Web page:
- Feb 27, 2005
- Plymouth, MA
Lampert Smith: NRA card in my warm hand
Susan Lampert Smith
May 20, 2006
MILWAUKEE - I am the NRA. Really!
I had to join the National Rifle Association Friday to get into the "acres of guns and gear" exhibit at the gun group's annual convention.
Figuring it will be a cold day here in Liberal Hades before the NRA ever brings its national convention to town, I headed down Interstate 94 to check out a different culture.
Was it worth it? Totally. I picked up enough pro-gun freebies and gear to annoy all my liberal friends back in Madison.
For my vegetarian boss, there were copies of Ted Nugent's cookbook, "Kill 'Em and Grill 'Em." For my dad the municipal judge, a bumper sticker that reads "Soft Judges Make Hardened Criminals." I'm keeping the mini-Glock keychain and the bumper sticker with the classic Charlton Heston quote: "From my cold dead hands."
I now know where to buy camo nighties and thongs in the mossy oak pattern. They're from "The Formal Sportsman," located, most excellently, on Chippendale Lane in Port Matilda, Pa. For the gents, the company offers camo tuxedos and camo dress shoes to ease those painful occasions when dressing up is required.
I think the "Got Sig?" women's T- shirts would solve the Downtown Madison mugging issue. Those thugs would think twice if they thought Badger co-eds were packing Sig Sauer handguns. Of course, this assumes the thugs:
A) Can read.
B) Know what a Sig is.
As I listened to my radio on the way, conservative talkers Charlie Sykes and Jeff Wagner assured me that there would be no safer place in the world than downtown Milwaukee with 60,000 NRA members, "Freedom's 2nd Army," on the watch. Earlier, Madison talker Vicki McKenna said that despite what we in the liberal media will tell you, there are no freaks at an NRA convention.
Is she right?
Sure, as long as your idea of normal is a crowd that is 100 percent white, mostly older, and mostly male.
I attended a different convention at the Midwest Express Center exactly a year ago. The Milwaukee Bead and Button Show was an estrogen-fest of women pawing over displays of expensive shiny things. This weekend's NRA trade show was a testostorone-fest of men pawing over somewhat larger and more expensive shiny things.
The main difference is political. About as mean as it gets at a bead show are T-shirts that read, "Not Tonight Honey, I'm Beading."
But at the NRA event, I was greeted by Del Ellefson a "Washington County Republican" wearing an anti-Gov. Jim Doyle placard. Inside, the NRA was giving out dump truck stickers that read "Dump Doyle." And there was former Milwaukee Sentinel food editor Lee Aschoff wearing a denim shirt that read "Dump Doyle," on the front, and, on the back, "and Baghdad Russ, too."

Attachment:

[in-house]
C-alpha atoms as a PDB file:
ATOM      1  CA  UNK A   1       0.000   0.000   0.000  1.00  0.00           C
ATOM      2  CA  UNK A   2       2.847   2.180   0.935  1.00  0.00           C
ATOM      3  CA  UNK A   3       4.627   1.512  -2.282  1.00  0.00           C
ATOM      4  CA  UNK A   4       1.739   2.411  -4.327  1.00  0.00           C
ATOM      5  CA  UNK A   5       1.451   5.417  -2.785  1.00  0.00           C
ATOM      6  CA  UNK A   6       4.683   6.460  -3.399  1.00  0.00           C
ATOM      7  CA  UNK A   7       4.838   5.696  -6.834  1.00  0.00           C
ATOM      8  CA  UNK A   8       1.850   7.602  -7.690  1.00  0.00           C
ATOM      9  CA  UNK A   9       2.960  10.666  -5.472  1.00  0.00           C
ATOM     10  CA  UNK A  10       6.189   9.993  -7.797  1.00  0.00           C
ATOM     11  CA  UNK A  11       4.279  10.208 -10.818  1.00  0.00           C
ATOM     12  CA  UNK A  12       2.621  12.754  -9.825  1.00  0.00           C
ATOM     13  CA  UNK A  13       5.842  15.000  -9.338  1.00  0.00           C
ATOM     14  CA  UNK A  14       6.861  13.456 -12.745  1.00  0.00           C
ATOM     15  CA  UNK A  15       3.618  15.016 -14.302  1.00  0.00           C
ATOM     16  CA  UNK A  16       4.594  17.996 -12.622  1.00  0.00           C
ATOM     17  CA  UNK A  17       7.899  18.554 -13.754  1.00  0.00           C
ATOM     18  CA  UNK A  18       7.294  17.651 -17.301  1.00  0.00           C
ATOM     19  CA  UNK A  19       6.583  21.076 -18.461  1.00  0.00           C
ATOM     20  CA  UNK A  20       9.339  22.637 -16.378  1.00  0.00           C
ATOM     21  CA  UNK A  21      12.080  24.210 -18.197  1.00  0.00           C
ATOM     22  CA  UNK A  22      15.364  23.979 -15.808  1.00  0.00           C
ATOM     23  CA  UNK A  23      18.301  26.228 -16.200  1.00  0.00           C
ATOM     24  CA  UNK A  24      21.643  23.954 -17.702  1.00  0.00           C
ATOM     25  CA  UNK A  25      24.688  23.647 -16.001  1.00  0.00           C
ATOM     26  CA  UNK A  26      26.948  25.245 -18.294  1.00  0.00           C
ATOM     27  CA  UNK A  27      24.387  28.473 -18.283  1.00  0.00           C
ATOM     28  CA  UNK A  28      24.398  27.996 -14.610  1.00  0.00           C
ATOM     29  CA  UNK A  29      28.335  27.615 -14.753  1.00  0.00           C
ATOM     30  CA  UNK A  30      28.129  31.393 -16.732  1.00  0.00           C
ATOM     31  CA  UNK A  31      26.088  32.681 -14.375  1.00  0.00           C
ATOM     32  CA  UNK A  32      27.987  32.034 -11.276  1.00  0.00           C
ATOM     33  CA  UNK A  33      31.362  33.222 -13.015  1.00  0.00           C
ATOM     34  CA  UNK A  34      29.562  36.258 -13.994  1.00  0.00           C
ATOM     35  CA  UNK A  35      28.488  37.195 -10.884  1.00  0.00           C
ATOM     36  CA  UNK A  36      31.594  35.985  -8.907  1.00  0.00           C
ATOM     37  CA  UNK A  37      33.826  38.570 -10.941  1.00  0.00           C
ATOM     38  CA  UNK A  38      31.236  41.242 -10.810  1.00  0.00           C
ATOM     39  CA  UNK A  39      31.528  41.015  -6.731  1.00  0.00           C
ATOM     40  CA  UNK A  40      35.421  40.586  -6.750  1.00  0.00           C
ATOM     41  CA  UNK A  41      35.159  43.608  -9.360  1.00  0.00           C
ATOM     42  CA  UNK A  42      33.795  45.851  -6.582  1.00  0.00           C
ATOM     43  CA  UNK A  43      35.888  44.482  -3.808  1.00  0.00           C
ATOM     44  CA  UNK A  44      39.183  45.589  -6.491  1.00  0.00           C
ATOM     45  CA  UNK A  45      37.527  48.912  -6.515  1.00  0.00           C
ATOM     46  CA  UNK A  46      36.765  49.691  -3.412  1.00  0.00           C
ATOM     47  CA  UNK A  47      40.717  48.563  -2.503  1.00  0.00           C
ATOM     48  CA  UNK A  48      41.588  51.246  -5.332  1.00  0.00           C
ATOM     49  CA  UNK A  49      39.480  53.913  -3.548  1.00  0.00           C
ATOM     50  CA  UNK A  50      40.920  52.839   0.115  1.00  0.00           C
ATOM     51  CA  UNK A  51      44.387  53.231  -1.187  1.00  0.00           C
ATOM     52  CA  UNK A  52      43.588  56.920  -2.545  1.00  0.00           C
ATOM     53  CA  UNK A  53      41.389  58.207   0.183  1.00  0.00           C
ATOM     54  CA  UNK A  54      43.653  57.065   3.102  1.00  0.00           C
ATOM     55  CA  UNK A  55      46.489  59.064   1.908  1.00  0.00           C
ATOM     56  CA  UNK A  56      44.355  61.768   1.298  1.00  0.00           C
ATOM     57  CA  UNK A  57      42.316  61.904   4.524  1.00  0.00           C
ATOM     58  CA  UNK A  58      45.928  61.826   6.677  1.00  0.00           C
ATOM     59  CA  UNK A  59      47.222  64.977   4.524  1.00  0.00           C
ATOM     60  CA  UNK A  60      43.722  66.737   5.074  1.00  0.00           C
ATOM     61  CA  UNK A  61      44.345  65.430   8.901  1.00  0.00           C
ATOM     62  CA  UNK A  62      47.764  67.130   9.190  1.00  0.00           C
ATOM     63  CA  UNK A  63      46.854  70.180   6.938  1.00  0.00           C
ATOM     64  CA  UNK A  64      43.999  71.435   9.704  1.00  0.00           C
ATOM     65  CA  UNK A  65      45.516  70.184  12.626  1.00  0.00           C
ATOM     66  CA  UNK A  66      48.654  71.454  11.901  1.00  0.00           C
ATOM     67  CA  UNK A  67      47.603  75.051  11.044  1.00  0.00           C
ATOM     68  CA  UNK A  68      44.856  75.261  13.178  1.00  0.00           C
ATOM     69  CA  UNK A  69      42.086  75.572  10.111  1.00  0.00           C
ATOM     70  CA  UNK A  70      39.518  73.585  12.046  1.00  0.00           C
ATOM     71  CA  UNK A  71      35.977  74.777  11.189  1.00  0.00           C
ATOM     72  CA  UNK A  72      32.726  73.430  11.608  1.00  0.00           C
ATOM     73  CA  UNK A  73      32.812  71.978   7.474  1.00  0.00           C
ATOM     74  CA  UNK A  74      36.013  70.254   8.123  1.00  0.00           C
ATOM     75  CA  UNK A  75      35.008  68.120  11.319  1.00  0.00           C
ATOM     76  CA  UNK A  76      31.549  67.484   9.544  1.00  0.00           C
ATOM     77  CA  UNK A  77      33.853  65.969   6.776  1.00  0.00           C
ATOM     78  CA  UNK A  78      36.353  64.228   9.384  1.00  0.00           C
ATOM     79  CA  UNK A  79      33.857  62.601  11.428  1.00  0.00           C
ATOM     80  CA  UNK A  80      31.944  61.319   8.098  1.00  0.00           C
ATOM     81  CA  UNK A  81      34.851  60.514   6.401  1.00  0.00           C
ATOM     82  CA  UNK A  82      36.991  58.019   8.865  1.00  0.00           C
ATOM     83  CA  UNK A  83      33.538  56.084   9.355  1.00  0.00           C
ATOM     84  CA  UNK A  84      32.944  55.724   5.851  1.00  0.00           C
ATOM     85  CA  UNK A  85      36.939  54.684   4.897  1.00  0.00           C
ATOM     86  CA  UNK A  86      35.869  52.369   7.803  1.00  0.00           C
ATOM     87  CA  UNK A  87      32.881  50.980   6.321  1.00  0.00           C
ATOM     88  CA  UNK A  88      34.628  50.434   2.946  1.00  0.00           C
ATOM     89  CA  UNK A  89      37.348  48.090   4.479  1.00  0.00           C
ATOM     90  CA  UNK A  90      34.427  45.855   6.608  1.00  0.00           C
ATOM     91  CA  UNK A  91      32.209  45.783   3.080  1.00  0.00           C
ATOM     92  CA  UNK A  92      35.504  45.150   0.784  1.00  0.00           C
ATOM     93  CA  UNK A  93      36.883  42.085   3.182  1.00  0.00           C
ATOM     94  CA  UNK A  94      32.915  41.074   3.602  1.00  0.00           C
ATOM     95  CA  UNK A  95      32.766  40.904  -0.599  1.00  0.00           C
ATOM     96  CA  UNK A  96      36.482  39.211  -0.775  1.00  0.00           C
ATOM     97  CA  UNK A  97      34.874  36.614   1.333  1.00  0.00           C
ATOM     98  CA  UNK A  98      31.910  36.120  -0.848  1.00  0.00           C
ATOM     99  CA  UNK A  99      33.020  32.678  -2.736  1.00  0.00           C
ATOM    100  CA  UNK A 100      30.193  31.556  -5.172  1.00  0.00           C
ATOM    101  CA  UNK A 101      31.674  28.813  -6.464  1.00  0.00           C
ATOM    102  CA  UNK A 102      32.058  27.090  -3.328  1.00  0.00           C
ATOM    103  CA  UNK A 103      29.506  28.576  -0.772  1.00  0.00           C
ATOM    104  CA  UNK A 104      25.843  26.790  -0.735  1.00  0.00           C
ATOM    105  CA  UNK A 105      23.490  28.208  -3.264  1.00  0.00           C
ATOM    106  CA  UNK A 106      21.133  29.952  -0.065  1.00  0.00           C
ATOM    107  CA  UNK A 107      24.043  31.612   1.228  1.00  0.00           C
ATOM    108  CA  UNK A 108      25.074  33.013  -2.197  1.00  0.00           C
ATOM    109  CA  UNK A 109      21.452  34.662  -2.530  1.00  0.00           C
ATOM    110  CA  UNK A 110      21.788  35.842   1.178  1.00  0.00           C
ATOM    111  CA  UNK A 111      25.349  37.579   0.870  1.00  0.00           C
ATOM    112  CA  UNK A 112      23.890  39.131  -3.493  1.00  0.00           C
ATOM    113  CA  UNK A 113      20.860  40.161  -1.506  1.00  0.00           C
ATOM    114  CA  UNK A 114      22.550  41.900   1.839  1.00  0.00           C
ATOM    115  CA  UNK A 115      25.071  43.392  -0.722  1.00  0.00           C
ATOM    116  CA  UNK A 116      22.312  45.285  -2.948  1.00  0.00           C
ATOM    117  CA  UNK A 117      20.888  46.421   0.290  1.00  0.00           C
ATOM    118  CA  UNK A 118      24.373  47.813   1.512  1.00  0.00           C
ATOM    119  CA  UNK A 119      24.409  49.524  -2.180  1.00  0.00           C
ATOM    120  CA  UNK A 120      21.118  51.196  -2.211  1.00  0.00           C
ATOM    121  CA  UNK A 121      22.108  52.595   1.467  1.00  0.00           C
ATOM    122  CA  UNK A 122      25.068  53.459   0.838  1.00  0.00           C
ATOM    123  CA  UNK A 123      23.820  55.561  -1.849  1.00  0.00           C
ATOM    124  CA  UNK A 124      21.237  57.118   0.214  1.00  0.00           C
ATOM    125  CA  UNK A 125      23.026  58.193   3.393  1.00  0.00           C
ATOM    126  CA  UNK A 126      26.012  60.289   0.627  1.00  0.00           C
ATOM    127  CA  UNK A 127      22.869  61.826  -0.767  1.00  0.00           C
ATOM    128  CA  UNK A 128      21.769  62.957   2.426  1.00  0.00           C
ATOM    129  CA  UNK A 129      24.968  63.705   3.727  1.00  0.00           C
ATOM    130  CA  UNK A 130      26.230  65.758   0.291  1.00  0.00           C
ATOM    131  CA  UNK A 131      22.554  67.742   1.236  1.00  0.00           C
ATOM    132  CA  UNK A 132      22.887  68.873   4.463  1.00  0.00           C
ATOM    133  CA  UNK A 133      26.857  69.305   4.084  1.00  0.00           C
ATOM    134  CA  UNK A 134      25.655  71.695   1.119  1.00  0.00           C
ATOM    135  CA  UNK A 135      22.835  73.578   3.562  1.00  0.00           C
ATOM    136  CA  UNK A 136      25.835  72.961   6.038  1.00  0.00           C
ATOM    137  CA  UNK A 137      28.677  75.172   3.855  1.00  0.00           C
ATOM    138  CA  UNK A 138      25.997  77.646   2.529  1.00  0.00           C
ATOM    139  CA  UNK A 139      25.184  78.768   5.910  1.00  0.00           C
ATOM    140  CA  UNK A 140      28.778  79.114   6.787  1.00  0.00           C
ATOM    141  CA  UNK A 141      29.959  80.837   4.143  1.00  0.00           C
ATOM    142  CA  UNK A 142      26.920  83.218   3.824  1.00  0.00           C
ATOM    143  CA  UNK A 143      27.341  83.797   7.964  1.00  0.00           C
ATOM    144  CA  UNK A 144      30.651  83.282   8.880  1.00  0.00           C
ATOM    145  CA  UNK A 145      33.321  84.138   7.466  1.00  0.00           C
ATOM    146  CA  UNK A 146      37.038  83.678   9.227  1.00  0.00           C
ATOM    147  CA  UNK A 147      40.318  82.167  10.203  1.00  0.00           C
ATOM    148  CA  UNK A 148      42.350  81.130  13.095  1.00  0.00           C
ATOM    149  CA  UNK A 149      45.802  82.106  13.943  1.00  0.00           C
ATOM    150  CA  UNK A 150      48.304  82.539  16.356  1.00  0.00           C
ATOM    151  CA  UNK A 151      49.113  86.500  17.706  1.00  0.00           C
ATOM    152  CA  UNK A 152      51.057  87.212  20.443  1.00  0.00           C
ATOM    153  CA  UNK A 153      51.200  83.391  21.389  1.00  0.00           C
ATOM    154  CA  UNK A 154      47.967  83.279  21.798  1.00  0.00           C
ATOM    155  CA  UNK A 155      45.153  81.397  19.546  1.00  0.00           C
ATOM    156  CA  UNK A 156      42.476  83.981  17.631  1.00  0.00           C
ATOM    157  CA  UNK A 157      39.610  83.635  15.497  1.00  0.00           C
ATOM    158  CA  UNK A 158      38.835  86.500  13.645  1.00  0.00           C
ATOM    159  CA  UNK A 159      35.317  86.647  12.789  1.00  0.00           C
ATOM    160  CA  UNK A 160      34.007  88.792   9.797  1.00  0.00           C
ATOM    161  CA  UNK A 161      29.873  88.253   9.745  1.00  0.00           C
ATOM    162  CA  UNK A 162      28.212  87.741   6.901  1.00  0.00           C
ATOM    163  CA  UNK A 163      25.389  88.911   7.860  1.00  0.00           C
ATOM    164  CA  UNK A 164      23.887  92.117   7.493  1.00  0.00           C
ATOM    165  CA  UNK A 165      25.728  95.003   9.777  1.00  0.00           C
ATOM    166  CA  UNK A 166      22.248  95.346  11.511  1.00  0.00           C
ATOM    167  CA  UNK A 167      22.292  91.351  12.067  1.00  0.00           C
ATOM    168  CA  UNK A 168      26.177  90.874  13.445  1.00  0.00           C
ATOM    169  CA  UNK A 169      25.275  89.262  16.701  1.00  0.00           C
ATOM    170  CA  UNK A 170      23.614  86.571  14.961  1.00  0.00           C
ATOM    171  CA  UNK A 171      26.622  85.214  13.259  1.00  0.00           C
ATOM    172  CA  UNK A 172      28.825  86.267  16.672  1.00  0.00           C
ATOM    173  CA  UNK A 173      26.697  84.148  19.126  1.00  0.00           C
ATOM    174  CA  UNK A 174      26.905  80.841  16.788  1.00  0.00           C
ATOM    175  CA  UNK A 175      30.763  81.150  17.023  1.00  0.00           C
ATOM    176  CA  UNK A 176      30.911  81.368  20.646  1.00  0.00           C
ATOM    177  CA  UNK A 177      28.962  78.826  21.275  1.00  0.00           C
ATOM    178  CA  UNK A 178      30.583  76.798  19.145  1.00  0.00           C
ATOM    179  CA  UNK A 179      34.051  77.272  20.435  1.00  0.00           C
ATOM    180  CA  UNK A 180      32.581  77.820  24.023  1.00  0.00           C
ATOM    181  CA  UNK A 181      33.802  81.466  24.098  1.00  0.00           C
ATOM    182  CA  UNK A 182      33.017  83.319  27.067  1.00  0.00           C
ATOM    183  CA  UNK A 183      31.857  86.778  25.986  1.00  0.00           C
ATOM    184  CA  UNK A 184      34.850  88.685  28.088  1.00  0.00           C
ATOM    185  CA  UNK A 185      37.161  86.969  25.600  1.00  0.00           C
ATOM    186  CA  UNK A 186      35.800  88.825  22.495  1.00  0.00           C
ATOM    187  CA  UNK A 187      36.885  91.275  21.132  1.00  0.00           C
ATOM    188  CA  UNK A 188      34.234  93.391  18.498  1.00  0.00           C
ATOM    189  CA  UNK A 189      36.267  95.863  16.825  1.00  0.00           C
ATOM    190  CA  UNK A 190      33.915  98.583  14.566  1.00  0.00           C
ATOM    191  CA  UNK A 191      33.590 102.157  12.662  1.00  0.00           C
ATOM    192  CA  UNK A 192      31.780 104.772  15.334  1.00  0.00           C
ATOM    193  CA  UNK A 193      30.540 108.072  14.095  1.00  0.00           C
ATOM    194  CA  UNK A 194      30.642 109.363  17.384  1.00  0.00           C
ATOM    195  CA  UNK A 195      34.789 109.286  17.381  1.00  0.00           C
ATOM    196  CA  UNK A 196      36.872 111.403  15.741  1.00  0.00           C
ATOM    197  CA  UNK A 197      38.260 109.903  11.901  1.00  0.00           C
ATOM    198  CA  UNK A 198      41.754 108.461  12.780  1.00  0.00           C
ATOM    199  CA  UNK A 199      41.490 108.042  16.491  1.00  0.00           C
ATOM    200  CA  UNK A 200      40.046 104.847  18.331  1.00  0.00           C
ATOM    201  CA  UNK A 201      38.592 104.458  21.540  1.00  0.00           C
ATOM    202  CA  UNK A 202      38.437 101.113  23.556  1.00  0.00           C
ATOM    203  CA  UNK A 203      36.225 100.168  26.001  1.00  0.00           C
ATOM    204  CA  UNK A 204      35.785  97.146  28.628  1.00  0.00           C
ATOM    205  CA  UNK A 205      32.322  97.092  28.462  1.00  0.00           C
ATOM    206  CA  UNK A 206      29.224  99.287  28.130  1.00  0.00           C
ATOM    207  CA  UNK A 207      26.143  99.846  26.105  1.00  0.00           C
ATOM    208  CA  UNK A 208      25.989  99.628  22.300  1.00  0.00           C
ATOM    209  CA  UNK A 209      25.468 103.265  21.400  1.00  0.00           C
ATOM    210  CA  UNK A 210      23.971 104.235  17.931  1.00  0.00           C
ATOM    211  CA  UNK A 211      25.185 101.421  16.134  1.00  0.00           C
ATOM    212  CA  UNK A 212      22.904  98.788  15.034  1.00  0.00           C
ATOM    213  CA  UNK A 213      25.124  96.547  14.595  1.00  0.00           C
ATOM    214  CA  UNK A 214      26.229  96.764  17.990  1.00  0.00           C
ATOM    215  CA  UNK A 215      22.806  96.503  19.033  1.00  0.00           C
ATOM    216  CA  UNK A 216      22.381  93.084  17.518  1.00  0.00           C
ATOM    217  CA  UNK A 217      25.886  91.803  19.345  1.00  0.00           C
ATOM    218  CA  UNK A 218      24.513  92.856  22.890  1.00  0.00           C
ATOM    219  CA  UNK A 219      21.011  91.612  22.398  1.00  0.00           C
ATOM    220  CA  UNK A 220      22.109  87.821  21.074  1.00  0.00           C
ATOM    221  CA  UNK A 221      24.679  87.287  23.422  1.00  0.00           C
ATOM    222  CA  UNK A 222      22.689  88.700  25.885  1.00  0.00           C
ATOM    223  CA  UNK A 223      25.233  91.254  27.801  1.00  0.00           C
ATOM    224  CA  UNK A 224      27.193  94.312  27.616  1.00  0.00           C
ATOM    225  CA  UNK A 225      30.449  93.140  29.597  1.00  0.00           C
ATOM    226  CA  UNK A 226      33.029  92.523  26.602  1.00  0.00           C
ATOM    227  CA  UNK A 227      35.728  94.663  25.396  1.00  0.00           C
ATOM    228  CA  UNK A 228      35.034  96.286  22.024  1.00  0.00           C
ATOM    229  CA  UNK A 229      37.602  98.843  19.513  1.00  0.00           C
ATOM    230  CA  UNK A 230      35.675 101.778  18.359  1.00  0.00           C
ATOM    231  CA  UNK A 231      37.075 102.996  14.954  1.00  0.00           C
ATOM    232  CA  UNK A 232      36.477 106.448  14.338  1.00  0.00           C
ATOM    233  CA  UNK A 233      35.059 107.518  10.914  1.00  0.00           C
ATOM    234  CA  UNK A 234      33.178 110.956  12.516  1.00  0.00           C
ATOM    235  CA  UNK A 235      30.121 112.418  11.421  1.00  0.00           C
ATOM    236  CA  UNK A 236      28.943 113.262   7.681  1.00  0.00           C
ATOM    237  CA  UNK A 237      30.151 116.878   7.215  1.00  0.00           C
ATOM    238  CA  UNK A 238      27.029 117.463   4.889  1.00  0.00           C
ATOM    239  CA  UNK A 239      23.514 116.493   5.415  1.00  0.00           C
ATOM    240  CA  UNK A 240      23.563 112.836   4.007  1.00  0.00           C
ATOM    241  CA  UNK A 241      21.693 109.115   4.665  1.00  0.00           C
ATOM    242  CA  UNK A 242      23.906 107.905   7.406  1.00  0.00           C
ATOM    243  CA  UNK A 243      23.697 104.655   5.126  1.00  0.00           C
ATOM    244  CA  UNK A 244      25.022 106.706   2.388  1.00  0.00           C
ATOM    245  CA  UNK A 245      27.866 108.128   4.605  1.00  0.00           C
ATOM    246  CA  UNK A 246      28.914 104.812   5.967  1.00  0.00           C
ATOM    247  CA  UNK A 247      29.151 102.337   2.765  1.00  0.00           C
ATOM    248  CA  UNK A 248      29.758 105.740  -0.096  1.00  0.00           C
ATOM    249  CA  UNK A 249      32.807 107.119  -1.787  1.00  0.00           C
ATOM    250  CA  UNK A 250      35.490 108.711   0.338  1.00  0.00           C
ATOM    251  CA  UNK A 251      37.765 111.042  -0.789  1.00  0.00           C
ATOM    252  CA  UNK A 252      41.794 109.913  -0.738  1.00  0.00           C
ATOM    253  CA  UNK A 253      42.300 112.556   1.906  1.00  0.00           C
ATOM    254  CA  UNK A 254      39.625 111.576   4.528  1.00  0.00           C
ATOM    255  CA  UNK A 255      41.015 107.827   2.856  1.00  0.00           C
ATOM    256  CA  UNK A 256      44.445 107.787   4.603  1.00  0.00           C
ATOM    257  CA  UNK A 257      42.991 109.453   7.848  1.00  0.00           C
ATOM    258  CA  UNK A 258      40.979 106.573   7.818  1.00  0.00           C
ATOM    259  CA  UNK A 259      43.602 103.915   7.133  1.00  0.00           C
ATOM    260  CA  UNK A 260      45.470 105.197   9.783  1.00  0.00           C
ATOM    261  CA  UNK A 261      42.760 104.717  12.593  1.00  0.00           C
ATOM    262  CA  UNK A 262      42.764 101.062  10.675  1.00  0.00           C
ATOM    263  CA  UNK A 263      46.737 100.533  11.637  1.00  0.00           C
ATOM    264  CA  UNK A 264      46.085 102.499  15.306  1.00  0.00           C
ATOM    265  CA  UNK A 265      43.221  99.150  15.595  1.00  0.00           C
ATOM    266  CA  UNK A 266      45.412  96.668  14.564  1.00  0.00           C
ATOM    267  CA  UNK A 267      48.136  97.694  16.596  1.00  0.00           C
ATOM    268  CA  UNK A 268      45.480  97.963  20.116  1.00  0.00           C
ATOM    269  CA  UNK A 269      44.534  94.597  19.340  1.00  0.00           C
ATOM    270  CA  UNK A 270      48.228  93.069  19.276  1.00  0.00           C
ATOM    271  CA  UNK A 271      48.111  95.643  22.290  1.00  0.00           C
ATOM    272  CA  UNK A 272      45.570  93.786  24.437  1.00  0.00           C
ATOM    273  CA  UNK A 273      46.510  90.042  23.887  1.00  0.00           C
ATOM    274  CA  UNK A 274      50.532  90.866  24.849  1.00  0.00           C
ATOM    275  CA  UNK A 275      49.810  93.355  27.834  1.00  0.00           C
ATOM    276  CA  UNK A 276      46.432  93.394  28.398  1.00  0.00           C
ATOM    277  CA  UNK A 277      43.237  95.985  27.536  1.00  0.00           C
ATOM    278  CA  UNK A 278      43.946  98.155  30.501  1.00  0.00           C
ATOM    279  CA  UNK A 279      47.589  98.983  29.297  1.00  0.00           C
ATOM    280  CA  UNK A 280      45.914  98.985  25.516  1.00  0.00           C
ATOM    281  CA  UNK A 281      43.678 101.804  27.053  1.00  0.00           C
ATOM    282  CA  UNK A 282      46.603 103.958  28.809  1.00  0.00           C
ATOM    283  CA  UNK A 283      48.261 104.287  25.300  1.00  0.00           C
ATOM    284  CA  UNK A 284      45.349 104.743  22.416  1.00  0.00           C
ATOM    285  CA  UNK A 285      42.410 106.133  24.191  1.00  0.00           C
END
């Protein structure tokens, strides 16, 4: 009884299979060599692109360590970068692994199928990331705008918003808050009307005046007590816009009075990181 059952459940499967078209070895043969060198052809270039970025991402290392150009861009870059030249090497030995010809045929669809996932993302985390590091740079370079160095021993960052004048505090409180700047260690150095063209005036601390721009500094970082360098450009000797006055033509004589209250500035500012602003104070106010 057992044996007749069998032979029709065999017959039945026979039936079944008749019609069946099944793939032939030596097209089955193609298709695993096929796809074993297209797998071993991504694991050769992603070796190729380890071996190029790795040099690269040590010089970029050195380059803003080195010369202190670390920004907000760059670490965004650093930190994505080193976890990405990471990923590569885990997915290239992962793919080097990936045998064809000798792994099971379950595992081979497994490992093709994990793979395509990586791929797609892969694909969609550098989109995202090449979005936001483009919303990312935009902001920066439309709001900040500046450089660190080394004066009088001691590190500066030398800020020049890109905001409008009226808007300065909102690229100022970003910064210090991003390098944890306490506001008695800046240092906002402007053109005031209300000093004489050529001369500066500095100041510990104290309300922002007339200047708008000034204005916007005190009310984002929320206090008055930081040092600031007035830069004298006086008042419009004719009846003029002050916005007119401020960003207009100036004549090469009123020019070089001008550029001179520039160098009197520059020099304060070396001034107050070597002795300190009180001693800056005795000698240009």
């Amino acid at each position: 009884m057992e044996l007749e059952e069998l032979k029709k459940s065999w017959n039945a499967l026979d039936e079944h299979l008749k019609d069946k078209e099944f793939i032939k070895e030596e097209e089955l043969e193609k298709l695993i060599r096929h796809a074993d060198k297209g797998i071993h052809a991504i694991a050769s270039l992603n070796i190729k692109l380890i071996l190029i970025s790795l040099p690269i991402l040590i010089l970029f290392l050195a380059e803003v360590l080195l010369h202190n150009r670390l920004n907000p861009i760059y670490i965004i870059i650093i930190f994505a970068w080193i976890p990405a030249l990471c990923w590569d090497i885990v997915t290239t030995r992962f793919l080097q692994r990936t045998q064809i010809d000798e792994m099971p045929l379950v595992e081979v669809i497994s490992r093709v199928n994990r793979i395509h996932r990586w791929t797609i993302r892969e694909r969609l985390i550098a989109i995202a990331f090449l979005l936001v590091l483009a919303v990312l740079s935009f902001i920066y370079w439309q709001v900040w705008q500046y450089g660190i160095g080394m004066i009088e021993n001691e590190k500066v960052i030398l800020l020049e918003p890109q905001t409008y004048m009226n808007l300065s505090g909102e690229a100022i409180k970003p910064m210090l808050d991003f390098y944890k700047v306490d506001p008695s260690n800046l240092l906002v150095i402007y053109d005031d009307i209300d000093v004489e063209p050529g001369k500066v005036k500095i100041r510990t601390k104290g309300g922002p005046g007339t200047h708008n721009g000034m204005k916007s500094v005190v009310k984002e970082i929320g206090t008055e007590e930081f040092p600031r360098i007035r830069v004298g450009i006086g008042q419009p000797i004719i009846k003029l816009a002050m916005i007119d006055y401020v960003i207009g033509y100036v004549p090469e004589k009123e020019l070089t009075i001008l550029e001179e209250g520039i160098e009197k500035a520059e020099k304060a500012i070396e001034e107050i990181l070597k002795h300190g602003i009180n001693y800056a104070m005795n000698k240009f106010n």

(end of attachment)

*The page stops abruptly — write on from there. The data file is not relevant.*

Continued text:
Wow, don't see many of those in Madison.
Around 2 p.m., we all trooped over to the U.S. Cellular Arena to see Ted Nugent open the convention.
Behind me, three men expressed their admiration for the rocker-hunter-gun lover from Michigan.
"Wouldn't want to be a liberal around him!"
"I think the John Birch Society is too liberal."
"I'm to the right of the Spanish Inquistion."
Were they talking so loud because they could tell I was from Madison? Did I give off Liberal-aroma? Could they smell vegan bratwurst on my breath?
At the Arena, I was glad that no one knew that the last show I saw there was the anti-Bush Dixie Chicks.
I watched NRA president Sandy Froman, who looks like a fourth-grade teacher in her pretty flowered scarf, introduce the crazed looking Nugent. As he ripped into the National Anthem on his Tony-the-Tiger striped guitar, I recalled the last time I saw him live: 30 years ago at Bicentennial Fest at the Rockford Speedway. Who knew he'd become a law-and-order type?
And who knew Nugent would become the answer to the trivia question: Who uttered the naughtiest word ever said over the airwaves of Wisconsin Public Radio? Larry Meiller still chokes when he talks about it.
My reverie ended as Nugent hit the last chords of "The Star Spangled Banner." Suddenly, I realized that I was the only person in an arena filled with flag-wagging, gun-loving people who did not stand, with hand over heart. Suddenly, I felt thousands of glaring eyes.
Suddenly, I felt a little less safe in downtown Milwaukee.
I slunk out a side entrance and didn't relax until I crossed the Dane County line.
Cross-cultural visits are nice, but I feel safer among my own.
Contact Susan Lampert Smith at [email protected] or 252-6121.